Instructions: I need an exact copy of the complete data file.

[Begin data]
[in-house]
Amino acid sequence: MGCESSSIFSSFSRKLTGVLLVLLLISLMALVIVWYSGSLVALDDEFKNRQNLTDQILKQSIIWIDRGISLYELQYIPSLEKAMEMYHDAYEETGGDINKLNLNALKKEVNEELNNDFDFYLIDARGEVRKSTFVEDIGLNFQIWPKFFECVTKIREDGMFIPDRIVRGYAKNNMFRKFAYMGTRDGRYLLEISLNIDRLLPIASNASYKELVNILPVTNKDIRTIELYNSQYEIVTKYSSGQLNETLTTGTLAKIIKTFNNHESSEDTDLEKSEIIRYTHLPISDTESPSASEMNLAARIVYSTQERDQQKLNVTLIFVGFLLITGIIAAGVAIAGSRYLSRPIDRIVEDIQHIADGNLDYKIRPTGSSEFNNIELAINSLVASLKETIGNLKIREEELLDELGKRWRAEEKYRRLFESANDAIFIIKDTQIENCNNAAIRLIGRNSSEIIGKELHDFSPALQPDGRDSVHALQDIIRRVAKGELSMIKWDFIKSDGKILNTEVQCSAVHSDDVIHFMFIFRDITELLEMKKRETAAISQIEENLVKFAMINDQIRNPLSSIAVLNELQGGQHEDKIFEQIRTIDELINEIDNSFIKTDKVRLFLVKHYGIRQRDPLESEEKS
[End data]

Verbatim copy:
[in-house]
Amino acid sequence: MGCESSSIFSSFSRKLTGVLLVLLLISLMALVIVWYSGSLVALDDEFKNRQNLTDQILKQSIIWIDRGISLYELQYIPSLEKAMEMYHDAYEETGGDINKLNLNALKKEVNEELNNDFDFYLIDARGEVRKSTFVEDIGLNFQIWPKFFECVTKIREDGMFIPDRIVRGYAKNNMFRKFAYMGTRDGRYLLEISLNIDRLLPIASNASYKELVNILPVTNKDIRTIELYNSQYEIVTKYSSGQLNETLTTGTLAKIIKTFNNHESSEDTDLEKSEIIRYTHLPISDTESPSASEMNLAARIVYSTQERDQQKLNVTLIFVGFLLITGIIAAGVAIAGSRYLSRPIDRIVEDIQHIADGNLDYKIRPTGSSEFNNIELAINSLVASLKETIGNLKIREEELLDELGKRWRAEEKYRRLFESANDAIFIIKDTQIENCNNAAIRLIGRNSSEIIGKELHDFSPALQPDGRDSVHALQDIIRRVAKGELSMIKWDFIKSDGKILNTEVQCSAVHSDDVIHFMFIFRDITELLEMKKRETAAISQIEENLVKFAMINDQIRNPLSSIAVLNELQGGQHEDKIFEQIRTIDELINEIDNSFIKTDKVRLFLVKHYGIRQRDPLESEEKS